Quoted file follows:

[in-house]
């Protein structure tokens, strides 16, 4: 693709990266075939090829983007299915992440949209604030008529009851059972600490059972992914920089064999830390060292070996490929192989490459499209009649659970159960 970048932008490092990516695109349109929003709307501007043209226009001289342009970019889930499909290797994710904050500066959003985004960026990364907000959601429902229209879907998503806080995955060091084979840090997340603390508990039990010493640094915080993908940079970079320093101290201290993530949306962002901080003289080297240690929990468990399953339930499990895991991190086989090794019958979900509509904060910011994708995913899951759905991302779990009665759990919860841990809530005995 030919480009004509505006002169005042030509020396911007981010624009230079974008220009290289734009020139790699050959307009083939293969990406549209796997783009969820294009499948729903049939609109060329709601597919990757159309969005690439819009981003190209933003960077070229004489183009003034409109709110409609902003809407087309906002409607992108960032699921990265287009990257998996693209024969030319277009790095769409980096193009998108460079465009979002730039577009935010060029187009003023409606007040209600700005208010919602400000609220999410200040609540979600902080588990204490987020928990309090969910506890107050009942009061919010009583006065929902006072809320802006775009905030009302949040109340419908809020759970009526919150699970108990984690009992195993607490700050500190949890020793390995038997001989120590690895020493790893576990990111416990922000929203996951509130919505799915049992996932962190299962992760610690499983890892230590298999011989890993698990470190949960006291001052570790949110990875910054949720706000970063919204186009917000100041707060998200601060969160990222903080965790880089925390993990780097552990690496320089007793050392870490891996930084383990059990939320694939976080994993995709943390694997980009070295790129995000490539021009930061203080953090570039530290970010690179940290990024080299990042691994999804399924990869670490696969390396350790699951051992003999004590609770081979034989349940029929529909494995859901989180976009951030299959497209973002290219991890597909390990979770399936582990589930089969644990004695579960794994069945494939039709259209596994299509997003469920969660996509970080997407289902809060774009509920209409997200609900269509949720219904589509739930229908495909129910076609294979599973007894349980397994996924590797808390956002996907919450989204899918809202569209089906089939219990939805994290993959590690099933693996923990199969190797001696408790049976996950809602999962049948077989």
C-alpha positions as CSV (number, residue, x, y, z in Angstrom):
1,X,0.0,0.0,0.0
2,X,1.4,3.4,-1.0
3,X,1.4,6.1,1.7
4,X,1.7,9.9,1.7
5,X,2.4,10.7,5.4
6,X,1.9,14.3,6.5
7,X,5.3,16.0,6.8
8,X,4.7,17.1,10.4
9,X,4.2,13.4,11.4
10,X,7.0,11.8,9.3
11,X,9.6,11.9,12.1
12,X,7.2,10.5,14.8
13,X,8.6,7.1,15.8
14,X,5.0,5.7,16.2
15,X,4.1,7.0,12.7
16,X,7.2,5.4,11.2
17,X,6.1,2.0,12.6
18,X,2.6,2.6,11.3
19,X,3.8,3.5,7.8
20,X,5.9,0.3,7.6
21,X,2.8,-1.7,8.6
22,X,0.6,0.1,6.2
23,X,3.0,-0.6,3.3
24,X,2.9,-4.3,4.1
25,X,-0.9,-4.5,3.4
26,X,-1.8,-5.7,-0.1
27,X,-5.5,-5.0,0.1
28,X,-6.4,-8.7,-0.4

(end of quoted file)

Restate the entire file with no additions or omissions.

[in-house]
């Protein structure tokens, strides 16, 4: 693709990266075939090829983007299915992440949209604030008529009851059972600490059972992914920089064999830390060292070996490929192989490459499209009649659970159960 970048932008490092990516695109349109929003709307501007043209226009001289342009970019889930499909290797994710904050500066959003985004960026990364907000959601429902229209879907998503806080995955060091084979840090997340603390508990039990010493640094915080993908940079970079320093101290201290993530949306962002901080003289080297240690929990468990399953339930499990895991991190086989090794019958979900509509904060910011994708995913899951759905991302779990009665759990919860841990809530005995 030919480009004509505006002169005042030509020396911007981010624009230079974008220009290289734009020139790699050959307009083939293969990406549209796997783009969820294009499948729903049939609109060329709601597919990757159309969005690439819009981003190209933003960077070229004489183009003034409109709110409609902003809407087309906002409607992108960032699921990265287009990257998996693209024969030319277009790095769409980096193009998108460079465009979002730039577009935010060029187009003023409606007040209600700005208010919602400000609220999410200040609540979600902080588990204490987020928990309090969910506890107050009942009061919010009583006065929902006072809320802006775009905030009302949040109340419908809020759970009526919150699970108990984690009992195993607490700050500190949890020793390995038997001989120590690895020493790893576990990111416990922000929203996951509130919505799915049992996932962190299962992760610690499983890892230590298999011989890993698990470190949960006291001052570790949110990875910054949720706000970063919204186009917000100041707060998200601060969160990222903080965790880089925390993990780097552990690496320089007793050392870490891996930084383990059990939320694939976080994993995709943390694997980009070295790129995000490539021009930061203080953090570039530290970010690179940290990024080299990042691994999804399924990869670490696969390396350790699951051992003999004590609770081979034989349940029929529909494995859901989180976009951030299959497209973002290219991890597909390990979770399936582990589930089969644990004695579960794994069945494939039709259209596994299509997003469920969660996509970080997407289902809060774009509920209409997200609900269509949720219904589509739930229908495909129910076609294979599973007894349980397994996924590797808390956002996907919450989204899918809202569209089906089939219990939805994290993959590690099933693996923990199969190797001696408790049976996950809602999962049948077989």
C-alpha positions as CSV (number, residue, x, y, z in Angstrom):
1,X,0.0,0.0,0.0
2,X,1.4,3.4,-1.0
3,X,1.4,6.1,1.7
4,X,1.7,9.9,1.7
5,X,2.4,10.7,5.4
6,X,1.9,14.3,6.5
7,X,5.3,16.0,6.8
8,X,4.7,17.1,10.4
9,X,4.2,13.4,11.4
10,X,7.0,11.8,9.3
11,X,9.6,11.9,12.1
12,X,7.2,10.5,14.8
13,X,8.6,7.1,15.8
14,X,5.0,5.7,16.2
15,X,4.1,7.0,12.7
16,X,7.2,5.4,11.2
17,X,6.1,2.0,12.6
18,X,2.6,2.6,11.3
19,X,3.8,3.5,7.8
20,X,5.9,0.3,7.6
21,X,2.8,-1.7,8.6
22,X,0.6,0.1,6.2
23,X,3.0,-0.6,3.3
24,X,2.9,-4.3,4.1
25,X,-0.9,-4.5,3.4
26,X,-1.8,-5.7,-0.1
27,X,-5.5,-5.0,0.1
28,X,-6.4,-8.7,-0.4